Photograph — iStock

My Pivot Journal is a Ventures Africa weekly series documenting people’s career transitions from one industry to another, especially to tech.

When the tech wave took over social media in 2020, Toyin Aminu wanted to be a part of it. Although she had no background in STEM, she believed that her work experience could earn her a spot in this new buzzing sector. After months of applying to tech companies, she finally got a foot in the door and now works as a Business/People Operations Associate with a Lagos-based venture studio. Here is Toyin Aminu’s pivot journal.

How it started

I grew up loving anything communication-related, like broadcasting. That drove me to study mass communication at the Nigerian School of Journalism, Lagos. I graduated with a Higher National Diploma (HND) in the field, in 2020 during the pandemic. 

My HND was a part-time programme. It spanned from 2017 to 2020 and allowed me to take on a 9 to 5 job. So, I worked with Stroom Multiservices Ltd as an Admin/Operations officer. We were into sales of oil and gas products and medical consumables. I was in charge of admin duties and had to do a bit of accounting and payroll management. But when the pandemic struck, we hardly worked because of the lockdowns. That was the period I learned about tech on Twitter.


My journey into tech started out of curiosity in 2020, during the COVID-19 pandemic. Then, on Twitter, everyone buzzed over tech. It was like a frenzy. It felt like a new goldmine, and I wanted to be a part of it.

People were not just talking about tech but were also migrating to tech. The way the narrative went, it seemed to offer a stream of endless possibilities, accommodating as many skills as possible. And because I wanted to be a part of that, it became my prayer point.

I wanted a place that would be easy for me to evolve, a place where I could grow. I knew I would need computer skills, but I did not know much about hardware, software, or cybersecurity. I only learned basic computer skills in elementary school. Still, that did not stop me from trying my luck with tech. I just started to apply to tech companies. 

Toyin Aminu, Business/People Operations of Business Lab Africa.
Toyin Aminu, Business/People Operations of Business Lab Africa.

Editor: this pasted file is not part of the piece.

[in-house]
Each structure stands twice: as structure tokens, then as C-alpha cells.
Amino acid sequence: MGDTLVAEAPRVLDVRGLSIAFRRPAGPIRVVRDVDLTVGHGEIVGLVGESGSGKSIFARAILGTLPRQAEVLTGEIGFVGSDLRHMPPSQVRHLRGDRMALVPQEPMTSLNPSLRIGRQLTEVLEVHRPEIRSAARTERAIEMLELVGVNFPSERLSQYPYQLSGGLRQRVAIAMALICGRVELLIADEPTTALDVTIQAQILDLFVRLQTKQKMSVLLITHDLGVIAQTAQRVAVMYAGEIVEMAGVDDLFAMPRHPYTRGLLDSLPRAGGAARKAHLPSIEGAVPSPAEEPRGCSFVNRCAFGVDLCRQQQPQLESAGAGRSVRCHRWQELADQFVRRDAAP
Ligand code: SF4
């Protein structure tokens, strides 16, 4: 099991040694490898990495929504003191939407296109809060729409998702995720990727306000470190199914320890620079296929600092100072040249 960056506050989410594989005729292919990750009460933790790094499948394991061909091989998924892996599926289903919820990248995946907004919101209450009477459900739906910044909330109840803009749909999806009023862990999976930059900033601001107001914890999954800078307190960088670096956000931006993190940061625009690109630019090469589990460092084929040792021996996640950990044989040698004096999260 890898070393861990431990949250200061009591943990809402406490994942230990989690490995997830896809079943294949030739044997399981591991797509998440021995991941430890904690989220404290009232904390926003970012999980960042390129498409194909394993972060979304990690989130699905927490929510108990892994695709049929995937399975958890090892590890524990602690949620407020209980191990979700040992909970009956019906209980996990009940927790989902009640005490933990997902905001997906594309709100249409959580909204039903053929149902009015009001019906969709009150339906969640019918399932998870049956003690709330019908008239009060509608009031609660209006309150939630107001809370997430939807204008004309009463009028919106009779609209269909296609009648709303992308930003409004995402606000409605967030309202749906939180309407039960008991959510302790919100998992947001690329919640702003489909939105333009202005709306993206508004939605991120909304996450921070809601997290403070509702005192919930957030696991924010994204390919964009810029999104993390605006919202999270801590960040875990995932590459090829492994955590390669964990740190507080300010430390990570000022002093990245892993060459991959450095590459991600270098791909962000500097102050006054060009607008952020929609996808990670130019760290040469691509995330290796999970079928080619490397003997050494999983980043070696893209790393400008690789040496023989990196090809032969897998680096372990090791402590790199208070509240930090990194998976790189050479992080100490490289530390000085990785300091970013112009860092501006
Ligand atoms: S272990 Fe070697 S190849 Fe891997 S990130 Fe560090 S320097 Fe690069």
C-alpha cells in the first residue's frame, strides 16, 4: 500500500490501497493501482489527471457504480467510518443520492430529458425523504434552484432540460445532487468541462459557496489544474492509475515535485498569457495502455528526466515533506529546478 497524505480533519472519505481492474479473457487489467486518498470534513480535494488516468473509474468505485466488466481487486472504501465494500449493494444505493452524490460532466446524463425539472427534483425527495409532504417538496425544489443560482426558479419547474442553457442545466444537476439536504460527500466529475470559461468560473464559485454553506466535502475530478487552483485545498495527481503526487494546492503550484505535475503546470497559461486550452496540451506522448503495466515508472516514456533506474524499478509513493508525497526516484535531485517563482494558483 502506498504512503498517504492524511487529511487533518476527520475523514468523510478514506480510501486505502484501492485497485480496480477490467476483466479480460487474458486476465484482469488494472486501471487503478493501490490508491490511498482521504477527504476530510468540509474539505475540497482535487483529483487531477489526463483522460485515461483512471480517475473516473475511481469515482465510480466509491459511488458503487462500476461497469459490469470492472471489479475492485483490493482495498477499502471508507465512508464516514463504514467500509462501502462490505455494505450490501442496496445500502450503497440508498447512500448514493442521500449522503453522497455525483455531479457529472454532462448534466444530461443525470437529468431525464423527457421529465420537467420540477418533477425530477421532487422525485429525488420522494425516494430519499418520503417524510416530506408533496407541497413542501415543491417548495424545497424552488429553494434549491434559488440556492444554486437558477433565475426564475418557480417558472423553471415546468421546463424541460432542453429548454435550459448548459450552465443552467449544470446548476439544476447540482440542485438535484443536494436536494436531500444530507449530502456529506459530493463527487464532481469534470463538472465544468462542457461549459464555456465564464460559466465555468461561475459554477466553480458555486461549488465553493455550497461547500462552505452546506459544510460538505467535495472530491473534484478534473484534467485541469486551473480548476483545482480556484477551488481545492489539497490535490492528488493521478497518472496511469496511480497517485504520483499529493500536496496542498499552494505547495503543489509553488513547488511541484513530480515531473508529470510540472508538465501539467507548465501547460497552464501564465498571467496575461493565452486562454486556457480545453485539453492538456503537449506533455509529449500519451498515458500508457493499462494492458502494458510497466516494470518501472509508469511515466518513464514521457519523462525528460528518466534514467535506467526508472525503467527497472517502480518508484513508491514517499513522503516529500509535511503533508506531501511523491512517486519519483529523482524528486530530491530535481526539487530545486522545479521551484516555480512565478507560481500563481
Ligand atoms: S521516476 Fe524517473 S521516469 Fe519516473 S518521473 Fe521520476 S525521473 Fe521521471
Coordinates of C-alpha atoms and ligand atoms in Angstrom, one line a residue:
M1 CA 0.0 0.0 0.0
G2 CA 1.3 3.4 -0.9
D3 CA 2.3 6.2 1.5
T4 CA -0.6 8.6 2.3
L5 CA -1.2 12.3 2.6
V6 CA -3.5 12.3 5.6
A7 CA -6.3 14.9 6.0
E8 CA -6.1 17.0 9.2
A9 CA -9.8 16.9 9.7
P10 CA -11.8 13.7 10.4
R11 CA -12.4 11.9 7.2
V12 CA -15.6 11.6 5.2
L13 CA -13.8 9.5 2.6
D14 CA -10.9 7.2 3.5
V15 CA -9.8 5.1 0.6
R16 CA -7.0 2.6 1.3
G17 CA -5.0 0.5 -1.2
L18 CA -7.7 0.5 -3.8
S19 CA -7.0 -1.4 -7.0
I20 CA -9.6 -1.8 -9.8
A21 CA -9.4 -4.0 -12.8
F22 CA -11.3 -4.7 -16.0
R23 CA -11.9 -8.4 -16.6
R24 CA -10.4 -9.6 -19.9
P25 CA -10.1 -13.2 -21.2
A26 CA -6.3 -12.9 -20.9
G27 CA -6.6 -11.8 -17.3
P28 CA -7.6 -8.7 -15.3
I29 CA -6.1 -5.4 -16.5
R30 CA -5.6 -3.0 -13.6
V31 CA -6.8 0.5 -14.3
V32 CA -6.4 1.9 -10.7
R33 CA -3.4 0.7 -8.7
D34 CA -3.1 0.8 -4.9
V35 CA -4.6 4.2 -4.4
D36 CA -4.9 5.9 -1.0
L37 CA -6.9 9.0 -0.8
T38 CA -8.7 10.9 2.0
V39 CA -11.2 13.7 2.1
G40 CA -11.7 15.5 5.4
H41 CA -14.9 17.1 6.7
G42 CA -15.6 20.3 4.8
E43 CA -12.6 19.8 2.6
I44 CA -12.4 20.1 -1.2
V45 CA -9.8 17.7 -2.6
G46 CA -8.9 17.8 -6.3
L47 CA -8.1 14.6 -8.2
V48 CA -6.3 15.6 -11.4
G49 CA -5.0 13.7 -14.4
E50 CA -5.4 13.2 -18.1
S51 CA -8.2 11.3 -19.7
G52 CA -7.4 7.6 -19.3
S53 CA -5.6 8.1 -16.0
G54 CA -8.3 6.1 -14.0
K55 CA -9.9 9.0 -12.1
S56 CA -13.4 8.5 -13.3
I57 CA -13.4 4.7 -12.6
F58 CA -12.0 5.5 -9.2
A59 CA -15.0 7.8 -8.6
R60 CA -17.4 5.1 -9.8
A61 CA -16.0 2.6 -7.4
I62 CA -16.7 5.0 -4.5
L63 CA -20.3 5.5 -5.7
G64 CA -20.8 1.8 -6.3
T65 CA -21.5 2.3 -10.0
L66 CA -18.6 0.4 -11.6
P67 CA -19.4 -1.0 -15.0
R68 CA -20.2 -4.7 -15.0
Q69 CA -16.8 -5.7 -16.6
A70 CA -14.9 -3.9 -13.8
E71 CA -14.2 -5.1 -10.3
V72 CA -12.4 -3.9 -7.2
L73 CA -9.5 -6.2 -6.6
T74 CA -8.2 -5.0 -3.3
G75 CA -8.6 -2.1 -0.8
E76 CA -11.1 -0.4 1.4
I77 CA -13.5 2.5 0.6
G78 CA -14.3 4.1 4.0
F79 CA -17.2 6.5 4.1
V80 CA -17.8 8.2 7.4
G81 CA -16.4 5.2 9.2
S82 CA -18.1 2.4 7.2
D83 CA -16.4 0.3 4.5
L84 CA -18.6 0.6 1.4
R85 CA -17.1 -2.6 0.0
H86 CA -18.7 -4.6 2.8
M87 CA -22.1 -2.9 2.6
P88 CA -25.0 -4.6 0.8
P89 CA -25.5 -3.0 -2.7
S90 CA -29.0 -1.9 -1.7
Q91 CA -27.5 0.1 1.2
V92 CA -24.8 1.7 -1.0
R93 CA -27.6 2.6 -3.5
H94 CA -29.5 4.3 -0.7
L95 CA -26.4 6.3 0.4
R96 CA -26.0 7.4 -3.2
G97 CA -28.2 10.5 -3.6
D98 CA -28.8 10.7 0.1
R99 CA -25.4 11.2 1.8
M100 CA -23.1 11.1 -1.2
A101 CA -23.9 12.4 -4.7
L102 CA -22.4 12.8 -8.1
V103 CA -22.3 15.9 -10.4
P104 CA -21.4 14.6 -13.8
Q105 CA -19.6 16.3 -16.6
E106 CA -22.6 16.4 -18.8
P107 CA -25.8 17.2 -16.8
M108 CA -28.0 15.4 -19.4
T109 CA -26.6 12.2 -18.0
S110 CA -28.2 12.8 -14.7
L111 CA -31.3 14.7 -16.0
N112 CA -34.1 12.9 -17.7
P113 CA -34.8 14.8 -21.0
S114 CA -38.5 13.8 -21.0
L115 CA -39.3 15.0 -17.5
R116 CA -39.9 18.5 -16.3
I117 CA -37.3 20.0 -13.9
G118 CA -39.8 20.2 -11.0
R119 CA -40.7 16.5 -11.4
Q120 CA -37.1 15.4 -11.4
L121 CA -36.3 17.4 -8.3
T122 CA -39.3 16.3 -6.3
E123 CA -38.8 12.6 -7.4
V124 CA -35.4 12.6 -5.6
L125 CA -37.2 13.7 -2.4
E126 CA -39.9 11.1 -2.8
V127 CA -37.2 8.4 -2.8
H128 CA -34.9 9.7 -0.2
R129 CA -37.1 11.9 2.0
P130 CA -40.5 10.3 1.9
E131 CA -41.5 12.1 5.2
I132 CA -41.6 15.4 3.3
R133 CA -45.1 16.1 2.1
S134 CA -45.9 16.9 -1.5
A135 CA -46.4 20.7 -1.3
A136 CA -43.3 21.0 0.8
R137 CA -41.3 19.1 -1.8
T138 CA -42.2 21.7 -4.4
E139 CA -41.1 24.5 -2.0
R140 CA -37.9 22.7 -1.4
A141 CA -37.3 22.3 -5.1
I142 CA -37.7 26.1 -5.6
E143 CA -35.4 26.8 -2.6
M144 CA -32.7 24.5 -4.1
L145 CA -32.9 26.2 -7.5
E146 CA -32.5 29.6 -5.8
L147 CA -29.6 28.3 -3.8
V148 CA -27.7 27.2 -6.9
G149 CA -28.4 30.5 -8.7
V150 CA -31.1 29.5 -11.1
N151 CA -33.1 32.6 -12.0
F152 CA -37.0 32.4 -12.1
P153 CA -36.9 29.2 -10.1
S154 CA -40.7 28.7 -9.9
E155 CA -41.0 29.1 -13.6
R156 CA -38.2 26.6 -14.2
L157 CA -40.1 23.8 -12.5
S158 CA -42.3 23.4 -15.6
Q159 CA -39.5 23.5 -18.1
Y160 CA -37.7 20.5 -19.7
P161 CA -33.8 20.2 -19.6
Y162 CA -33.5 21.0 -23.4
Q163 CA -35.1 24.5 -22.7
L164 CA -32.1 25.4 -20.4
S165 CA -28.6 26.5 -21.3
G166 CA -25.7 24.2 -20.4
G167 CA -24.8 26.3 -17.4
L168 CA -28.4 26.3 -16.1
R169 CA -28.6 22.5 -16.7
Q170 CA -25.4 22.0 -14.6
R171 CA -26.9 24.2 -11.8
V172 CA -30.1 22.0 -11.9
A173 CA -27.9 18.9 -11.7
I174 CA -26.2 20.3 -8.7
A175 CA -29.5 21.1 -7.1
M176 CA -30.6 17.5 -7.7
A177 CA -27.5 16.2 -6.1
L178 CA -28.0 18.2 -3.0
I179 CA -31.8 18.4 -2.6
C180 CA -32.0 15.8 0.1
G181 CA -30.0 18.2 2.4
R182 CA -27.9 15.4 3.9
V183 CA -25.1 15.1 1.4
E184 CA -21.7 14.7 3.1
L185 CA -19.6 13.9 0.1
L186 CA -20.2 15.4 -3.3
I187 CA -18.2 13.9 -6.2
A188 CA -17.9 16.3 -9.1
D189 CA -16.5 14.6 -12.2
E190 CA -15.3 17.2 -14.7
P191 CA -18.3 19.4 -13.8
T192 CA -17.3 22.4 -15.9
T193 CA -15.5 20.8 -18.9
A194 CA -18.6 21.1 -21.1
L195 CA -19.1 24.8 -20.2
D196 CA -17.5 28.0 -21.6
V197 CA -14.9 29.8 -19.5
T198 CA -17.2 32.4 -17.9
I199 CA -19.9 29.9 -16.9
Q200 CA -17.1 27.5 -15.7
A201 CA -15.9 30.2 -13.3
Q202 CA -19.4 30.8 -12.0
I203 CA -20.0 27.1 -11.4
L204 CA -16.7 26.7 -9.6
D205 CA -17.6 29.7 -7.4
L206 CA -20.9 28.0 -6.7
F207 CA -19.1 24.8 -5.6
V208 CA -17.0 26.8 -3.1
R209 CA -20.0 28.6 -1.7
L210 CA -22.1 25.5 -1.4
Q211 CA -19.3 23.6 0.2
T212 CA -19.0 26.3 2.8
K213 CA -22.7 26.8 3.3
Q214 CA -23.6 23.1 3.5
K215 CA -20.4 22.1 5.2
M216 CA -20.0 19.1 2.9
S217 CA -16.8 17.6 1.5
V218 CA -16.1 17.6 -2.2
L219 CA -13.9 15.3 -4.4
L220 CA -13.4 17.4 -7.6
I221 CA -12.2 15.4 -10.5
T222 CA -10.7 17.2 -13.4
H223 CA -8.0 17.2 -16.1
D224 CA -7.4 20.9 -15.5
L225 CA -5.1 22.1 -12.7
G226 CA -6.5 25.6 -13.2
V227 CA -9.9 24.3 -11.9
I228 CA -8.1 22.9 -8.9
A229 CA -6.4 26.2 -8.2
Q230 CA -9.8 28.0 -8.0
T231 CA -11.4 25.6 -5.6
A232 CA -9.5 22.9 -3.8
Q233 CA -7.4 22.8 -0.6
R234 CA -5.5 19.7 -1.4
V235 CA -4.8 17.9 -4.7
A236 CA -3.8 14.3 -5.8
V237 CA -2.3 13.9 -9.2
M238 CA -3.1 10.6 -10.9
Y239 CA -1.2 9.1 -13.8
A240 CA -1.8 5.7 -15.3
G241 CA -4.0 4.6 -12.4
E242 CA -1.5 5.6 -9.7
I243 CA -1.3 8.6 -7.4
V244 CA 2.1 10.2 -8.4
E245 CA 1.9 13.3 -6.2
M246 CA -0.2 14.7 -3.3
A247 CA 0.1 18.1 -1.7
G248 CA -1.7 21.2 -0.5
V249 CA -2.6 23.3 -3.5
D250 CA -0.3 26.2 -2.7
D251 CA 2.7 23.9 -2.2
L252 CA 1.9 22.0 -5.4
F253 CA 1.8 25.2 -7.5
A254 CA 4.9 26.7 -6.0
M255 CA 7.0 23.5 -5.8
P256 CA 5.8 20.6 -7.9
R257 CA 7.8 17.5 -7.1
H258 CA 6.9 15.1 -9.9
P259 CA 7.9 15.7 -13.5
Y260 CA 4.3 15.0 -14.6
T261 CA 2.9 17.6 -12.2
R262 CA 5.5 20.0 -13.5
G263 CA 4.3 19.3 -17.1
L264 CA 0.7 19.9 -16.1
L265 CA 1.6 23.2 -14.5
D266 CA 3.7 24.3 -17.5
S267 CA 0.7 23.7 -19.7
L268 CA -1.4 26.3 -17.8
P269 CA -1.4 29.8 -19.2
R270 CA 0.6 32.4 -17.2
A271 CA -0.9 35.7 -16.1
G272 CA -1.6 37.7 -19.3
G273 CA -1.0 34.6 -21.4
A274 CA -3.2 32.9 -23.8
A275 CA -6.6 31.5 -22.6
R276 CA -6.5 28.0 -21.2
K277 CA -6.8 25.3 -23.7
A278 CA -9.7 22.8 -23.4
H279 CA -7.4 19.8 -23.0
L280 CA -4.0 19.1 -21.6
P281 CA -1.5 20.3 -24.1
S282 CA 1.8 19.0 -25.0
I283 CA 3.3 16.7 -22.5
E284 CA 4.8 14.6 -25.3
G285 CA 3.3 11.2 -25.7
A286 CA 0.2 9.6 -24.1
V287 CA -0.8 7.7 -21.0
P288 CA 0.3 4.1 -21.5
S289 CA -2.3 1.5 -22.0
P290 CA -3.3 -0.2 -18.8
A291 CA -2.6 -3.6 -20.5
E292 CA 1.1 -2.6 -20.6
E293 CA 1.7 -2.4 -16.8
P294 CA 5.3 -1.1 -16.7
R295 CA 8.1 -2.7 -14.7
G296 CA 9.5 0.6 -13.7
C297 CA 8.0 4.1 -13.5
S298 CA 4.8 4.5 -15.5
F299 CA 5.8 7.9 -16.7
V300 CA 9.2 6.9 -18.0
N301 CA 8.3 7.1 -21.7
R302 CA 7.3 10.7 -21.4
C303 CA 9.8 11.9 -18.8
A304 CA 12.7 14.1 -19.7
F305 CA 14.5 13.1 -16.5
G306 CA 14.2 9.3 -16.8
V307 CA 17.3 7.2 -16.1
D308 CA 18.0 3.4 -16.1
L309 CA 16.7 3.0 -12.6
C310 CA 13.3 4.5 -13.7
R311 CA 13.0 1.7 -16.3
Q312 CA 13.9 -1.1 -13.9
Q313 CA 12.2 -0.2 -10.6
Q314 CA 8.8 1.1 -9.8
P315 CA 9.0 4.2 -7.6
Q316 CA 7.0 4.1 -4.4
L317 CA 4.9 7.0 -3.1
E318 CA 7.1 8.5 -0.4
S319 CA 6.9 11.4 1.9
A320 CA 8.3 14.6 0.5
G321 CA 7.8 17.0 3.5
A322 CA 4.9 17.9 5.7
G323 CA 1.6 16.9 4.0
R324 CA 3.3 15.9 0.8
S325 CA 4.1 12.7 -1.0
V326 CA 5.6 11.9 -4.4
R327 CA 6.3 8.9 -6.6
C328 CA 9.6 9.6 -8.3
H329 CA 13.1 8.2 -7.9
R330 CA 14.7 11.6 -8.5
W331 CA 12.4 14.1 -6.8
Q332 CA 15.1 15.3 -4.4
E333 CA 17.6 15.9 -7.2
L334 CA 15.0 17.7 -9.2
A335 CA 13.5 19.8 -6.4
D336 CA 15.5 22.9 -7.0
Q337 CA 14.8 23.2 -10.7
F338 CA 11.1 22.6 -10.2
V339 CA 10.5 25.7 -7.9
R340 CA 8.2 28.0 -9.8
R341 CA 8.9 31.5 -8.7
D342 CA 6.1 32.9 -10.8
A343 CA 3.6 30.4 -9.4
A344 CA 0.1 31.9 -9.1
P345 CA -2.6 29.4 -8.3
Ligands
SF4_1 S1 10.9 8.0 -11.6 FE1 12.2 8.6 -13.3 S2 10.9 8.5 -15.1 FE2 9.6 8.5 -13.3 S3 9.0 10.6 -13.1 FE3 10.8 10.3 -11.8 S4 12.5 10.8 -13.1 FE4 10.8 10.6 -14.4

I got my first (my current) tech job in 2021. My transition was not easy because I did not have a tech background. Unlike other techies, I did not have to take any courses to fit in. There was a place for me in business and operations, and I already had the skill. But that, too, was not enough. The tech industry has a way of stretching you beyond your limits. Coming from the oil and gas sector, I had to learn on the job. And I had to learn a lot. 

I remember when I was first asked to buy a domain, I was like, ‘what do you mean by domain?’ But now, I know I can buy one from Namecheap, GoDaddy, Google Host or any other domain service company. I like the fact that I am learning new things. 

How it’s going

I now work as a Business/People Operations Associate with Business Lab Africa, a Lagos-based Venture Studio. We are a startup accelerator that helps to set up tech startups from the ideation stage to when they begin to make profits. We invest in, consult for, and build companies that solve problems in Africa. 

My job involves recruitment, drafting job descriptions, managing staff, ensuring everything is running well in all the departments and accounting. Sometimes it is overwhelming. Other times it is fun. But like one of my friends would say, ‘learn all you have to now because you will need the experience when you become a business owner tomorrow.’

The hardest part of my job is the learning process. When you are not used to something, learning it can be difficult. For instance, the accounting aspect of my job involves auditing. Imagine auditing the books for money that is not missing. 

This year, I tried taking a data analysis course on Udemy but stopped halfway because it was tough. I still have plans to go back to it, hopefully, next year.

Career hack. 

Be willing to learn new things. Take courses online on Coursera, Alison, and Udemy. You can also attend tech schools. There is one in Yaba, Gomycode, where you can learn to code and take a course in cybersecurity.

Ensure you are diligent with learning.

Do not give up easily.

Elsewhere on Ventures

Triangle arrow